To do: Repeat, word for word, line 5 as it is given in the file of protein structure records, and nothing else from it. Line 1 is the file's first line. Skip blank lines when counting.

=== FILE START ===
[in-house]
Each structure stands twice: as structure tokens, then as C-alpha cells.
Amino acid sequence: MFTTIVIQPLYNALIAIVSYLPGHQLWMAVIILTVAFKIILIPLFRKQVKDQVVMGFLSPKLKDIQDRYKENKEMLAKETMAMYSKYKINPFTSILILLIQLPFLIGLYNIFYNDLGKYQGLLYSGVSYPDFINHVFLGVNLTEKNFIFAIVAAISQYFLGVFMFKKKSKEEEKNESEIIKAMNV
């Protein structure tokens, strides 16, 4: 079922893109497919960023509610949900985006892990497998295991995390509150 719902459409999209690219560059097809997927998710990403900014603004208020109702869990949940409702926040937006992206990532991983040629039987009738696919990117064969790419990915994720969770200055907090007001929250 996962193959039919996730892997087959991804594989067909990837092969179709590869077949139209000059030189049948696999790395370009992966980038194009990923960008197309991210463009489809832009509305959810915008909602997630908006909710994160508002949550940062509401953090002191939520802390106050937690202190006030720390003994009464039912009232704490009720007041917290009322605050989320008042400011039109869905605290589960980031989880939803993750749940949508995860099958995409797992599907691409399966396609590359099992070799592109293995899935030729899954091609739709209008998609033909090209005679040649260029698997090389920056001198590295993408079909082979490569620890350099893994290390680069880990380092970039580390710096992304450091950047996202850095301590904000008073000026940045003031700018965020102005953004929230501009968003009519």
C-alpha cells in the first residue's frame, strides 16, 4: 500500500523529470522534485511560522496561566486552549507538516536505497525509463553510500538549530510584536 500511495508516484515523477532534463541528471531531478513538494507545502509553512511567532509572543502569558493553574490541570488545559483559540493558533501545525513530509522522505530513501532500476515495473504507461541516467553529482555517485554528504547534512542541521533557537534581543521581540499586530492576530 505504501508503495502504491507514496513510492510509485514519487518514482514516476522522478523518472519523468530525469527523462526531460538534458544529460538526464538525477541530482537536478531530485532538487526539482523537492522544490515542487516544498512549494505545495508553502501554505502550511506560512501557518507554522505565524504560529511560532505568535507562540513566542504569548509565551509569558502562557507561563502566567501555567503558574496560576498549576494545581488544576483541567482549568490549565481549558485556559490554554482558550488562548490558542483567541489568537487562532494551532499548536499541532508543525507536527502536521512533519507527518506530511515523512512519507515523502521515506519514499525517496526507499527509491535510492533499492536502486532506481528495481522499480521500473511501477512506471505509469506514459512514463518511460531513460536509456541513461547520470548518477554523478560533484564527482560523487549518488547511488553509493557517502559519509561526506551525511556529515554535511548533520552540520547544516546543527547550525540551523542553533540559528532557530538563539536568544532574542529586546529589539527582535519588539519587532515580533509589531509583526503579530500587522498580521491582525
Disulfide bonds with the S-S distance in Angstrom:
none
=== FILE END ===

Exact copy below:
C-alpha cells in the first residue's frame, strides 16, 4: 500500500523529470522534485511560522496561566486552549507538516536505497525509463553510500538549530510584536 500511495508516484515523477532534463541528471531531478513538494507545502509553512511567532509572543502569558493553574490541570488545559483559540493558533501545525513530509522522505530513501532500476515495473504507461541516467553529482555517485554528504547534512542541521533557537534581543521581540499586530492576530 505504501508503495502504491507514496513510492510509485514519487518514482514516476522522478523518472519523468530525469527523462526531460538534458544529460538526464538525477541530482537536478531530485532538487526539482523537492522544490515542487516544498512549494505545495508553502501554505502550511506560512501557518507554522505565524504560529511560532505568535507562540513566542504569548509565551509569558502562557507561563502566567501555567503558574496560576498549576494545581488544576483541567482549568490549565481549558485556559490554554482558550488562548490558542483567541489568537487562532494551532499548536499541532508543525507536527502536521512533519507527518506530511515523512512519507515523502521515506519514499525517496526507499527509491535510492533499492536502486532506481528495481522499480521500473511501477512506471505509469506514459512514463518511460531513460536509456541513461547520470548518477554523478560533484564527482560523487549518488547511488553509493557517502559519509561526506551525511556529515554535511548533520552540520547544516546543527547550525540551523542553533540559528532557530538563539536568544532574542529586546529589539527582535519588539519587532515580533509589531509583526503579530500587522498580521491582525